Two different marques of this name were built in Germany.

1. IBH (Motorradbau Ing. Berwald Hamburg) built a 123cc two-stroke with Eismann magneto, 1922-1925. A second source says that Eduard Berwald built around 100 machines until 1929. One of these is displayed at the Zweirad Museum Neckarsulm.

2. Hermes Motorfahrzeug GmbH of Berlin built motorcycles 1924-1925, one of which was a 350cc JAP.

Sources: GTU Oldtimerservice,

Heros, H&R and Ares

Manufactured 1921-1929

Heros Motorrad Motoren & Getriebebau of Oberoderwitz, Saxony, built auxiliary bicycle engines and single-cylinder sidevalve engines of 155cc to 247cc, 1921-1929.

These engines were supplied to other manufacturers including Ranzani in Italy.

Originally named H&R (Motorenwerk Zittau, Hartmann & Richter, Niederoderwitz), the firm also built the Ares brand.

Sources: Tragatsch p169,

Heros (Berlin)
Heros Motorfahrzeug GmbH of Berlin built light motorcycles powered by 142cc DKW engines, 1923-1924.
Source: GTU Oldtimerservice,

Manufactured by Adam H. Herstelle of Bielefeld 1923-1924
In addition to two-stroke and four-stroke motorcycles, one of which was powered by a Hansa engine, the firm produced components for other marques in the Bielfeld area, particularly front suspension.
Source: GTU Oldtimerservice

Manufactured by Hagemann & Vogler, Leichtmotorenfabrik, Berlin, 1924-1925
Fitted DKW 142cc two-strokes to lightweight machines similar to those from Eichler, also of Berlin.
Sources: Tragatsch p162,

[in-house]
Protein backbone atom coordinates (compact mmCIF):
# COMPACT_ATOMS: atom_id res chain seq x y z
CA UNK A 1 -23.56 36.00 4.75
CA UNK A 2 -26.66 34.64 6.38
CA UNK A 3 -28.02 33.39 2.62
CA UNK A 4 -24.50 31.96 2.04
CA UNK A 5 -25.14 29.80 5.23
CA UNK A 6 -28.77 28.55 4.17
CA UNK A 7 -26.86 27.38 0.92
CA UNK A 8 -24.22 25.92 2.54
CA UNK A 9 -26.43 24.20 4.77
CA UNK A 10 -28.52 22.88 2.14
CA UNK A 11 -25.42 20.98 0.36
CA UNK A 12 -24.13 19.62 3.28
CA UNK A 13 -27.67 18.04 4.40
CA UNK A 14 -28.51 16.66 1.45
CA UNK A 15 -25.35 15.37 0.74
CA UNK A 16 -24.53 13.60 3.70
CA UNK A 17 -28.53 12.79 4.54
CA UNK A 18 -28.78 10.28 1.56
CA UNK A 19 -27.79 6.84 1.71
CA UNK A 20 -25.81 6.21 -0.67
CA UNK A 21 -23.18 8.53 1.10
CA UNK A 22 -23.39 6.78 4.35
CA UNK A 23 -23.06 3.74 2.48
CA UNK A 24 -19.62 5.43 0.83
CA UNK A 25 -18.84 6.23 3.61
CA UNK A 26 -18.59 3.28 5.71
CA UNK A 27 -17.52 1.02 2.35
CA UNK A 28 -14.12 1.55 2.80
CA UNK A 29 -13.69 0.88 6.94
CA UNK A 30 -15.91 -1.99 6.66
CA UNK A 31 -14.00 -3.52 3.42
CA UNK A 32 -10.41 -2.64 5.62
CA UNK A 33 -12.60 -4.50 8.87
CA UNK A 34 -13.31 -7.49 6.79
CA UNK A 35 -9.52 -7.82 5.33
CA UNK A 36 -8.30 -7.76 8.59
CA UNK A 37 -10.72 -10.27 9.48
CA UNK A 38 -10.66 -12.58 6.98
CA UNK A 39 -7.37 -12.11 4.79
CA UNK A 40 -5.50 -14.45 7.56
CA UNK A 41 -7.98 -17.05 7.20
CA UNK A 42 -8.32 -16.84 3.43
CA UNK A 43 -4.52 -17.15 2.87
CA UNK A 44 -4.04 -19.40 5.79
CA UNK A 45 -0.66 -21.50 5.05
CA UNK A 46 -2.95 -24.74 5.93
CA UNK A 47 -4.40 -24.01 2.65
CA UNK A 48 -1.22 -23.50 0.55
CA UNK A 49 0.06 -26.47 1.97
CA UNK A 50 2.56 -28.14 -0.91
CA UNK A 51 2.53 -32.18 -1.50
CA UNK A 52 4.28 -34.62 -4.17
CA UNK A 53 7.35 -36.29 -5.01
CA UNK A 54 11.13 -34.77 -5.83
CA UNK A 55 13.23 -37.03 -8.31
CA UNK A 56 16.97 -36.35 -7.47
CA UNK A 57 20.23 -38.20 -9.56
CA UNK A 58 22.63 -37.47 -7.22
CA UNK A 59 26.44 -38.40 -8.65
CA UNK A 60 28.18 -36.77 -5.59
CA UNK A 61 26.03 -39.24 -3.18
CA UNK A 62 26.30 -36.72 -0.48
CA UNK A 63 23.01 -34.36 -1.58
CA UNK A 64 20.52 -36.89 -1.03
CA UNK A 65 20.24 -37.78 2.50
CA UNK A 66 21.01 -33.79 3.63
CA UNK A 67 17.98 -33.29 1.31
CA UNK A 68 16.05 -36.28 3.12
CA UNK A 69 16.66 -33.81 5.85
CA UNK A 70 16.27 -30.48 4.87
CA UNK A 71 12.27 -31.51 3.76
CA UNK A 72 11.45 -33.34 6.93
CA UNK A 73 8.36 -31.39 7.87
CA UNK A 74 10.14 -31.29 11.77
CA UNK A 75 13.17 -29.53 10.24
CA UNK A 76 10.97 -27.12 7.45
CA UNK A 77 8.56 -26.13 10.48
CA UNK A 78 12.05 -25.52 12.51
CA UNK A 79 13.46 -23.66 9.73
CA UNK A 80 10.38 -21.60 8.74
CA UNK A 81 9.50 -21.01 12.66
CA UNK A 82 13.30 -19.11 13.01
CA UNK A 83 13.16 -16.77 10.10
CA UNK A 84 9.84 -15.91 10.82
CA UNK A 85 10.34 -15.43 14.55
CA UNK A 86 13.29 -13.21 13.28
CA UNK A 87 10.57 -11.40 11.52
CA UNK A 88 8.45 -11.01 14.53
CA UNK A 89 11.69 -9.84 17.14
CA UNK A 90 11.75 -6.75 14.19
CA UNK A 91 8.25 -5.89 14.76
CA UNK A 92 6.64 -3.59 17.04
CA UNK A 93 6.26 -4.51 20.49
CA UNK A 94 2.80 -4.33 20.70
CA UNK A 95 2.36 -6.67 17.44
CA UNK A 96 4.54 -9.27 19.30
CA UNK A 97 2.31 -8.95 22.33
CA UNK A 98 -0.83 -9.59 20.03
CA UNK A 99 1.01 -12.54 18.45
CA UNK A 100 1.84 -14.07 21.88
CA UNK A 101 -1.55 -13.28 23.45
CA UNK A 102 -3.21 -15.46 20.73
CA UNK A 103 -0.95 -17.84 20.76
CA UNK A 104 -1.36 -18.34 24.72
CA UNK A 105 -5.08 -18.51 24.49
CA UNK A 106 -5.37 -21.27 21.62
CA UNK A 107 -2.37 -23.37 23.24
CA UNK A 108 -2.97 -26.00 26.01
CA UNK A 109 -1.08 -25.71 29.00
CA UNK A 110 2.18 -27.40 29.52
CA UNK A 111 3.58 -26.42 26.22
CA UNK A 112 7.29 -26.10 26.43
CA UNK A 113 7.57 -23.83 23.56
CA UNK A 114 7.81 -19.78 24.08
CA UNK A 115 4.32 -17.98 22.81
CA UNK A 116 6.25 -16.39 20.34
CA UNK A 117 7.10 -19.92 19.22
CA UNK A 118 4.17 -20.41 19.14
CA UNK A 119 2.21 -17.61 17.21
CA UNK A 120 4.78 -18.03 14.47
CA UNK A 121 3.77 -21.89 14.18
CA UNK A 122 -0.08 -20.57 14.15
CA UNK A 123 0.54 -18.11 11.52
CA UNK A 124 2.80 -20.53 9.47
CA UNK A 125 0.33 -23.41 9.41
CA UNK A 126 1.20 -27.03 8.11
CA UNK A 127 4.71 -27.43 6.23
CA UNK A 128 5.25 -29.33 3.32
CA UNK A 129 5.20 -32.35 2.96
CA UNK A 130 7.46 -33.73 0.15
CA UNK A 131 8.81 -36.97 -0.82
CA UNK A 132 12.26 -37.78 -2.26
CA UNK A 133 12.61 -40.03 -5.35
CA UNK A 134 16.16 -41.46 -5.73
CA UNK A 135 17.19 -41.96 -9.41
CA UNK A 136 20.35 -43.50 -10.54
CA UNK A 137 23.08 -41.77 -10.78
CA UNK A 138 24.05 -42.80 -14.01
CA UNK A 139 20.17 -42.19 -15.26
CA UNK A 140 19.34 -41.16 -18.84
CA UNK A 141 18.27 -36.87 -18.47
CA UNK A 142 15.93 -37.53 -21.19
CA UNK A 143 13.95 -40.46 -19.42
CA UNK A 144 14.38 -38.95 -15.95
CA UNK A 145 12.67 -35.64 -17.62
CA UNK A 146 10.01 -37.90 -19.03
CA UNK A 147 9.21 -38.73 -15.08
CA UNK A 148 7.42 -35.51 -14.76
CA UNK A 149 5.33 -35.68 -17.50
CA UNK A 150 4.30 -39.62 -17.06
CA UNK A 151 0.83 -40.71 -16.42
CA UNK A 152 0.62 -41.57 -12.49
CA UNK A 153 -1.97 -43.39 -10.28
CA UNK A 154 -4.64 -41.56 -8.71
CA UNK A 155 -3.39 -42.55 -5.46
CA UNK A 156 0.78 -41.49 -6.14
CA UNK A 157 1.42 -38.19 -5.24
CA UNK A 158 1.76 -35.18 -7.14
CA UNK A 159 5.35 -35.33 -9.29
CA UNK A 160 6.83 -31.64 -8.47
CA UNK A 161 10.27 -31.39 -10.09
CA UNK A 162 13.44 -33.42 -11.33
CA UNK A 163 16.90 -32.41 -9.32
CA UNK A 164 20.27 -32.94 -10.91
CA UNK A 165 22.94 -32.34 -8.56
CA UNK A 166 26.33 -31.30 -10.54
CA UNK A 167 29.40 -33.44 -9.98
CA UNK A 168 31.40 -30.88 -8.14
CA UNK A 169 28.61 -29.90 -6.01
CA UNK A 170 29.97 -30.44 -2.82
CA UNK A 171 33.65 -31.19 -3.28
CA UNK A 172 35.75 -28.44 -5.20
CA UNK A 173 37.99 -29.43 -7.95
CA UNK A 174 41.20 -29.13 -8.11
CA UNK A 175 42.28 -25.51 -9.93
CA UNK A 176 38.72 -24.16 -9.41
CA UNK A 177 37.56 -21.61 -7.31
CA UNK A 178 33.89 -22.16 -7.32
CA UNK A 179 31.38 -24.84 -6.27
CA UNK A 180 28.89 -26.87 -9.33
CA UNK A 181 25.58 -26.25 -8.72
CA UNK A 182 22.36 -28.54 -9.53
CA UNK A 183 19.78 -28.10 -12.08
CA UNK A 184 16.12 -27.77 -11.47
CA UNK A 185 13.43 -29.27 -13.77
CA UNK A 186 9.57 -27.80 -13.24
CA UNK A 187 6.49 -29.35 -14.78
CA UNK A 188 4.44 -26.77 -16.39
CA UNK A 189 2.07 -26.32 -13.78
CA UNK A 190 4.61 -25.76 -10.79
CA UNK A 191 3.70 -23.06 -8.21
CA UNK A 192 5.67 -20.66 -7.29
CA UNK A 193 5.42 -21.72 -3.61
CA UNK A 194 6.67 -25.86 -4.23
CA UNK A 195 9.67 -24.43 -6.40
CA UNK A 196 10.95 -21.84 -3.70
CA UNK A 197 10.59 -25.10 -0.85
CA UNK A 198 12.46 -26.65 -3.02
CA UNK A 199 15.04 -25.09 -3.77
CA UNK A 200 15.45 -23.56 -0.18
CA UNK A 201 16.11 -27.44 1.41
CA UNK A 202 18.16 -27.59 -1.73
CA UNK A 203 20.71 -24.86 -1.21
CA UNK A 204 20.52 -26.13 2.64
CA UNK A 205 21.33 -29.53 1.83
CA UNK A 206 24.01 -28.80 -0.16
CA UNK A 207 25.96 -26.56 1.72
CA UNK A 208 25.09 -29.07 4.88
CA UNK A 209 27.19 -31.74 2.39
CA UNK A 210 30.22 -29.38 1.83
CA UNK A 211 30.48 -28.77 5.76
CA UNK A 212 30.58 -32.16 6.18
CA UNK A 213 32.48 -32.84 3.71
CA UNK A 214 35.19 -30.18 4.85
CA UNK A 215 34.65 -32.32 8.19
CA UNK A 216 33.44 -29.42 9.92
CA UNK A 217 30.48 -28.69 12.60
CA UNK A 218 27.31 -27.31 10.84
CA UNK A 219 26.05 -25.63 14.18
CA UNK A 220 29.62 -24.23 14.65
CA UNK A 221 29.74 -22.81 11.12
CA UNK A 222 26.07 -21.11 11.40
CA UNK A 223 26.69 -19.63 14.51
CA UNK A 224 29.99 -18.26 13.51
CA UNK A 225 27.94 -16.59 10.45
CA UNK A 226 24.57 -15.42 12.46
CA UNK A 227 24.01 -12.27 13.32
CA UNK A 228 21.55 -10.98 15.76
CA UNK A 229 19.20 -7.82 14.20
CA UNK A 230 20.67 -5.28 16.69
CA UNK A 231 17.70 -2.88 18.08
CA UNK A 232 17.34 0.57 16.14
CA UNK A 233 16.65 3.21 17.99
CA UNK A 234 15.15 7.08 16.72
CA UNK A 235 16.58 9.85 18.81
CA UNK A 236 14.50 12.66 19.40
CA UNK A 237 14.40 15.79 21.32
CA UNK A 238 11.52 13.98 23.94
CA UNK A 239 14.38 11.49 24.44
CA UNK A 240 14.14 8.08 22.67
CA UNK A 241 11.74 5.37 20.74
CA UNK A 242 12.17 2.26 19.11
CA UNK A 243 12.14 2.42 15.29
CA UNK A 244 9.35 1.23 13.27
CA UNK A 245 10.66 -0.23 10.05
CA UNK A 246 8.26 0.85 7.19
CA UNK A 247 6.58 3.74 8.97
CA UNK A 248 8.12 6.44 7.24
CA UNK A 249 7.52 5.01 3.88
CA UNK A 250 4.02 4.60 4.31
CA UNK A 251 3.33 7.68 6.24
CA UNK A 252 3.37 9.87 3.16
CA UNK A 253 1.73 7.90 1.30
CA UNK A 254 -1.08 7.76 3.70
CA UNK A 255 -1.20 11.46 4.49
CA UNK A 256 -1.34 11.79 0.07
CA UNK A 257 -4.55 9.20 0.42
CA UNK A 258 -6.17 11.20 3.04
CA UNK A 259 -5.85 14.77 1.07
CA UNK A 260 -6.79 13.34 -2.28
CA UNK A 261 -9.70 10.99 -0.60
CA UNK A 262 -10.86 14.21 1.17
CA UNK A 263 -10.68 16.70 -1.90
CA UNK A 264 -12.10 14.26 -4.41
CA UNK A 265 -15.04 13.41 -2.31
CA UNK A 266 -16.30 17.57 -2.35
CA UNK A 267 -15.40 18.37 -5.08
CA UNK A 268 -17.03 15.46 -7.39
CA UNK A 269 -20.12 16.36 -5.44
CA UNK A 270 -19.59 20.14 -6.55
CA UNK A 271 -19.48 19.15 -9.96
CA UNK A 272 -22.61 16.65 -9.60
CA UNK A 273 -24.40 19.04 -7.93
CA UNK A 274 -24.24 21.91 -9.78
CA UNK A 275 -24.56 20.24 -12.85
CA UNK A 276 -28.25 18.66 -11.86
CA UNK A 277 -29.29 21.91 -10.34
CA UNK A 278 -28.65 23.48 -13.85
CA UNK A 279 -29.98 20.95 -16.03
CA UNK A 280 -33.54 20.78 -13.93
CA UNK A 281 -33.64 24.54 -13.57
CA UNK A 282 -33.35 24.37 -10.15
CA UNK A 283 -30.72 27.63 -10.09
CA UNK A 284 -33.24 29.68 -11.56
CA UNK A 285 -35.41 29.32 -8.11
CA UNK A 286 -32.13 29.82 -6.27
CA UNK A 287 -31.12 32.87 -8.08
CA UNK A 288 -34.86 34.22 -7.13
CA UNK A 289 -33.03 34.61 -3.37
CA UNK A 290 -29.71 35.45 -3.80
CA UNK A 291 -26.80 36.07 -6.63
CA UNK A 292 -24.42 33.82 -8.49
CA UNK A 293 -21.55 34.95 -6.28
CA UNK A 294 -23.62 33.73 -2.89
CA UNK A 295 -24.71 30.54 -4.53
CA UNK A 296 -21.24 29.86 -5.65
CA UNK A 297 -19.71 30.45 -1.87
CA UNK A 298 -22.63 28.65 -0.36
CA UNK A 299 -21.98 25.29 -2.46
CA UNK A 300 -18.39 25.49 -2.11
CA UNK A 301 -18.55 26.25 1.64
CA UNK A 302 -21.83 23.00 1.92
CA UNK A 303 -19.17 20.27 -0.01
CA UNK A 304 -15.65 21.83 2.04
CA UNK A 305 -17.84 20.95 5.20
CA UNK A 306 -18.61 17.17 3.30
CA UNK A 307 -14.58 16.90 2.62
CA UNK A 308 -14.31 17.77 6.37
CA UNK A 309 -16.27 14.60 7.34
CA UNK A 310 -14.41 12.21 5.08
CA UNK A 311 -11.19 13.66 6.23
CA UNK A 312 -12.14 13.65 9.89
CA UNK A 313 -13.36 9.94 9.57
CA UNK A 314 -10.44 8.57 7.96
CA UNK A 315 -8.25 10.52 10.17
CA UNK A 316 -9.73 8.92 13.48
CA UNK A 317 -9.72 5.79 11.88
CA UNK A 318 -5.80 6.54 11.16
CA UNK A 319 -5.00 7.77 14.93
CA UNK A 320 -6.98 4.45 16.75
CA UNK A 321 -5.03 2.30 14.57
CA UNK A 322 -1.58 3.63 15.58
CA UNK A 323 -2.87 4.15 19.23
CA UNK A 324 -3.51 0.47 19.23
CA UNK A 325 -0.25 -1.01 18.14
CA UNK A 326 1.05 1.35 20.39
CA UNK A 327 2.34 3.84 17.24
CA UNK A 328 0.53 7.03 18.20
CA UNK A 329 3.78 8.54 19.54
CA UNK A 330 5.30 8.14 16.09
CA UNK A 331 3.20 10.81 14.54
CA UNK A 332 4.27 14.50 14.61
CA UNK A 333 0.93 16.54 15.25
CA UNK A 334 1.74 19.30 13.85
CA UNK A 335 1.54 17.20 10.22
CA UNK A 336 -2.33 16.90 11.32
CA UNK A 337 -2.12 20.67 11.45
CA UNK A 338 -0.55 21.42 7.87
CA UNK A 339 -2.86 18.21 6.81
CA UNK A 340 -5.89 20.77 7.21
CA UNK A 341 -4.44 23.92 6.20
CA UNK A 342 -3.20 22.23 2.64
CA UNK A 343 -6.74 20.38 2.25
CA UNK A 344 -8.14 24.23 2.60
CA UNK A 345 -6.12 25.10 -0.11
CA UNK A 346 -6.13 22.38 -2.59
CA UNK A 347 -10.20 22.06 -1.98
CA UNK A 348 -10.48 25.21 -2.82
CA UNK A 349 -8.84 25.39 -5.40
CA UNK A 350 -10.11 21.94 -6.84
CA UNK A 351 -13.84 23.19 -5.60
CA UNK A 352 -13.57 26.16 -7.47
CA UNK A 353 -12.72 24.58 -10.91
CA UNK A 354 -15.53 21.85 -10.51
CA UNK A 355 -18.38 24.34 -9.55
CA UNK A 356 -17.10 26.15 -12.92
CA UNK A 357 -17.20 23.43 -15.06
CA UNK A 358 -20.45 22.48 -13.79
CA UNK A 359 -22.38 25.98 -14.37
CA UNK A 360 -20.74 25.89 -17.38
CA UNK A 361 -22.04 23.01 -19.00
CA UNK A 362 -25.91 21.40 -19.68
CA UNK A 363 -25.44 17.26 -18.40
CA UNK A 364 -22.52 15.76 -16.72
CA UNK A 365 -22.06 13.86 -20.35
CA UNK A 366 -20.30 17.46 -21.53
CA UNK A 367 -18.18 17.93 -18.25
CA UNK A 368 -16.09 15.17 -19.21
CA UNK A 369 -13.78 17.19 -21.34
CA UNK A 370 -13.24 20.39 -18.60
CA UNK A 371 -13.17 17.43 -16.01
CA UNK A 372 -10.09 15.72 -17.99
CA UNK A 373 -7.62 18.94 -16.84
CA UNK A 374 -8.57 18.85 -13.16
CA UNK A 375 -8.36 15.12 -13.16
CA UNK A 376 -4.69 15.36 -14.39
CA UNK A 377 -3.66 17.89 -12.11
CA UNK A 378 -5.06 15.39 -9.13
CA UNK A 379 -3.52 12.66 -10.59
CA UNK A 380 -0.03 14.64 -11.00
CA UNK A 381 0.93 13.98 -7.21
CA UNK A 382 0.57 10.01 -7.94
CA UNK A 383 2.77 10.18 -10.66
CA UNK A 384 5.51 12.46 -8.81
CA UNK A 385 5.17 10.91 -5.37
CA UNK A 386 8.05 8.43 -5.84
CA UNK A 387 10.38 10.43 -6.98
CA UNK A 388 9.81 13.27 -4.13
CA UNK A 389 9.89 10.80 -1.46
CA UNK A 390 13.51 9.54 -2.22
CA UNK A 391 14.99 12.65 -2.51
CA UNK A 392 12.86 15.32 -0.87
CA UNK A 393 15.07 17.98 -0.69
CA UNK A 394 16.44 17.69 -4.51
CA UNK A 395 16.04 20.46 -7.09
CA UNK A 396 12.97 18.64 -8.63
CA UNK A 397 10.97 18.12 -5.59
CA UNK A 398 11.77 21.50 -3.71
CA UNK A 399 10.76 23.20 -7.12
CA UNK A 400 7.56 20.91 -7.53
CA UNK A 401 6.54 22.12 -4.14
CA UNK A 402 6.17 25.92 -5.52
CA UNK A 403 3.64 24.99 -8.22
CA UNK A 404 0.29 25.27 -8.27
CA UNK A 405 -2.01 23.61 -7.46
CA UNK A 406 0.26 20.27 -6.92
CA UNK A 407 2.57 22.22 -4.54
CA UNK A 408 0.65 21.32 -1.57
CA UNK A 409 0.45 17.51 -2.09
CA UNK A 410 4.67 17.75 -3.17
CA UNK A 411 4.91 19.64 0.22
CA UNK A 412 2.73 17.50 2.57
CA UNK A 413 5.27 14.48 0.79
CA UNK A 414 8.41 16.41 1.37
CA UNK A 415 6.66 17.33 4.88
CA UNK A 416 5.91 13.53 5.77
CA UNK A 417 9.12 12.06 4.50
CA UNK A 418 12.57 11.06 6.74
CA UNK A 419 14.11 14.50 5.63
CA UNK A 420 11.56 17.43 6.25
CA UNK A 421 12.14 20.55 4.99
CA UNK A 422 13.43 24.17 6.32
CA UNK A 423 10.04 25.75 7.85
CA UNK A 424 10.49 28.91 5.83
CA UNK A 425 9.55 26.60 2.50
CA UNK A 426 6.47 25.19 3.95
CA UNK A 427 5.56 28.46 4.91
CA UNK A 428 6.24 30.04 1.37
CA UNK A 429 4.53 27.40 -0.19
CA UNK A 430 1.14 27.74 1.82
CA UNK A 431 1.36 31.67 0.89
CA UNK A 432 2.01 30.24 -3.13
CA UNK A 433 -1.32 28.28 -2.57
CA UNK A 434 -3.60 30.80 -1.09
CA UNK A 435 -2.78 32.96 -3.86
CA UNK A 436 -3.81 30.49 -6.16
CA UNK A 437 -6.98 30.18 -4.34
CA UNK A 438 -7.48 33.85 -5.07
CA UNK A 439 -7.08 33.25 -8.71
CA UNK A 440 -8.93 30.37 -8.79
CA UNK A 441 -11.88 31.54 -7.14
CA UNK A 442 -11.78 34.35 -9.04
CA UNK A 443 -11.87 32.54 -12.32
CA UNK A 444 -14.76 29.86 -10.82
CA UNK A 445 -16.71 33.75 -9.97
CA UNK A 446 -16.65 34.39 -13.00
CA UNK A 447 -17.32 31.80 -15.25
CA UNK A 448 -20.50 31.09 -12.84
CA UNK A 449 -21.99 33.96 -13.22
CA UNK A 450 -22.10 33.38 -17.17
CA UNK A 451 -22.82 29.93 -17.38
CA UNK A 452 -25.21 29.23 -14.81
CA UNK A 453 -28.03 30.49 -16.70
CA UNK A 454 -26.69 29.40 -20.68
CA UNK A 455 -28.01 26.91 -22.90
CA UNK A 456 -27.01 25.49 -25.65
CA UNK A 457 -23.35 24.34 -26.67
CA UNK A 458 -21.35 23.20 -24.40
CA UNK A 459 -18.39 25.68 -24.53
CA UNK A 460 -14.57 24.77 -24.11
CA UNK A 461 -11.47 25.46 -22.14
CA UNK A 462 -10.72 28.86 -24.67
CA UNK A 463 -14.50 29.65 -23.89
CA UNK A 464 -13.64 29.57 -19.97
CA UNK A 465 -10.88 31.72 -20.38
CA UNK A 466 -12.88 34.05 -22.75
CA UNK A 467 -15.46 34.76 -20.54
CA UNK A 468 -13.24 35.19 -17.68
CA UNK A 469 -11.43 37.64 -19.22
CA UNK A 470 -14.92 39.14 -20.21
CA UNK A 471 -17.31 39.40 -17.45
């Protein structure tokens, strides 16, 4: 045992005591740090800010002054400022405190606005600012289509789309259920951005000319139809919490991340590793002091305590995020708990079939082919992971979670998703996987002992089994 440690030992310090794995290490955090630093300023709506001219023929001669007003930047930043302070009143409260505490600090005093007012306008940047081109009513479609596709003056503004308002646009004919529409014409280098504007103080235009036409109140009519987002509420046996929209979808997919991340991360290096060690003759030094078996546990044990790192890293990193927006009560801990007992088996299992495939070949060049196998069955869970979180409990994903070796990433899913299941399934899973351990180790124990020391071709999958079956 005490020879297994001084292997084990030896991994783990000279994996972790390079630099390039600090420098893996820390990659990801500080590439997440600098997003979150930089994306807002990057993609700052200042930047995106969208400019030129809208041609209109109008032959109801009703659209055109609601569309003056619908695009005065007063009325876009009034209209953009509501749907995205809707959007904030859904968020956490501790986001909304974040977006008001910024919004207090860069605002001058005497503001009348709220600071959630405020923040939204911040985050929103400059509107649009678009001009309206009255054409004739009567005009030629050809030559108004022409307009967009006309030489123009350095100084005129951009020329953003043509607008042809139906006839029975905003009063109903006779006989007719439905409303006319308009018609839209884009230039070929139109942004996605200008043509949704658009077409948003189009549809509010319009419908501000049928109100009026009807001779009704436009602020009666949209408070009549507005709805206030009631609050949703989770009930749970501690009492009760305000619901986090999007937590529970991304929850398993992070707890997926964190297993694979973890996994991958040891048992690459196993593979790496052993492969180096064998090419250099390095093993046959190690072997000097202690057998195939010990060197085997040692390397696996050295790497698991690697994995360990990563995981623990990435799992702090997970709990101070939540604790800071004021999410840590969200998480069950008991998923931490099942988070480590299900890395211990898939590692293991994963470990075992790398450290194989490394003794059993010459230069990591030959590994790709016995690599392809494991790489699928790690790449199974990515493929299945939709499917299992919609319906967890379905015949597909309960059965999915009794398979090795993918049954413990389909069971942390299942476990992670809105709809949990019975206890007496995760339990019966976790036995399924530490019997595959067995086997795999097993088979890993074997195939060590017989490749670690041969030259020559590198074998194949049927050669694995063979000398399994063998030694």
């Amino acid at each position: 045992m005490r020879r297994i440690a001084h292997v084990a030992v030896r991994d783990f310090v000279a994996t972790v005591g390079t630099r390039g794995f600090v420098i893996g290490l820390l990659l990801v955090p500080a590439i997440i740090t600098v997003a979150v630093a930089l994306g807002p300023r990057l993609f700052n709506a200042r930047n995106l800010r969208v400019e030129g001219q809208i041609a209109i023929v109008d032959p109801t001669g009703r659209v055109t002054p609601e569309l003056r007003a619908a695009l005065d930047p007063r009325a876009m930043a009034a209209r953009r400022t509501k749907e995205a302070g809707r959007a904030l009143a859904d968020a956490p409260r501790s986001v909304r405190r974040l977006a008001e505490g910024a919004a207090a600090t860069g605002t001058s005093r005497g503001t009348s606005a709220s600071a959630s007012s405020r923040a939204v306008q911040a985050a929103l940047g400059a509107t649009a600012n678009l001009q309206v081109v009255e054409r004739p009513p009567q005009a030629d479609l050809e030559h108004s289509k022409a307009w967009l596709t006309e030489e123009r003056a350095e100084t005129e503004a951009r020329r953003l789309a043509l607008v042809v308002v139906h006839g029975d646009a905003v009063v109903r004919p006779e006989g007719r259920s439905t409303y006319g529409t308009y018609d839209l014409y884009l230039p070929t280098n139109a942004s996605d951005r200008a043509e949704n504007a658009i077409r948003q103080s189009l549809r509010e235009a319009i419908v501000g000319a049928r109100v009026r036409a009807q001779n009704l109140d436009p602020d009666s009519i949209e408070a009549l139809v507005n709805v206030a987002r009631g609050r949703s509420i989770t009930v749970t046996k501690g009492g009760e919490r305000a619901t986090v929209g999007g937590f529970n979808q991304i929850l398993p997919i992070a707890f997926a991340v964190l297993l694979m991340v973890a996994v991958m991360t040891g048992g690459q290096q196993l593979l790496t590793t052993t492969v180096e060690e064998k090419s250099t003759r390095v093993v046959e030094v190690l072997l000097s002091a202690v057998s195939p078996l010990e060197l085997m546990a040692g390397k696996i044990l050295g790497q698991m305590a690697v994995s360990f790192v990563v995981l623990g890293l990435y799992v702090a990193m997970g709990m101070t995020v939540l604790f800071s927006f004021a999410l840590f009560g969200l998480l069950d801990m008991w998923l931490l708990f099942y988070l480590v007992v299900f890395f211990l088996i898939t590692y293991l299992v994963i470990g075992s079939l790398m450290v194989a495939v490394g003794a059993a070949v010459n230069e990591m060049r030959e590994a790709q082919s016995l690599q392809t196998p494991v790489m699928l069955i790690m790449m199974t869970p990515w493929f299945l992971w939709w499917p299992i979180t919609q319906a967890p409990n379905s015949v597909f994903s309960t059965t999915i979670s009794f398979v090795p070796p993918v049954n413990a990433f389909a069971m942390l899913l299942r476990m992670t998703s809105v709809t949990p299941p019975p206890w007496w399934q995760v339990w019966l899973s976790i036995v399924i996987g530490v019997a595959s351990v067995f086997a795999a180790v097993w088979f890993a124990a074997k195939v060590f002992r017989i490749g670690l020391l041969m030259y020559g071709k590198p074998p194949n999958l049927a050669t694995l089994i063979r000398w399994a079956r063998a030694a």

Manufactured by HS-Metallbau GmbH of Salzgitter 1984-1988
Powered by a Rotax 504 and fitted with quality components - Marzocchi forks, Koni rear suspension, TZ Yamaha wheels and the like - the Hesco-Rotax 560 sports machine proved quite popular in the German market.
Source: GTU Oldtimerservice

Eberstadt, 1925
Valentin Hess built a remarkable 799cc inline four fitted longitudinally, FN fashion. Available in any colour as long as was red, the cost was 1600 marks. Hess also supplied components to HAG in the way of crankshafts and other engine components. HAG in turn manufactured a new type of steel piston for Hess, of which he was the inventor, but the popularity of steel pistons was fast waning.
Sources: Tragatsch p162,

Heuser HMT
Manufactured by Peter Heuser of Troisdorf 1980-1982
The firm produced a variety of off-road machines of 50cc, 80cc and 250cc using modified Sachs engines and mainly Italian chassis components. The firm was associated with the Italian AMR.
Source: GTU Oldtimerservice

Hexe (1920s)
Three different German firms built machines of this name. (English: Witch)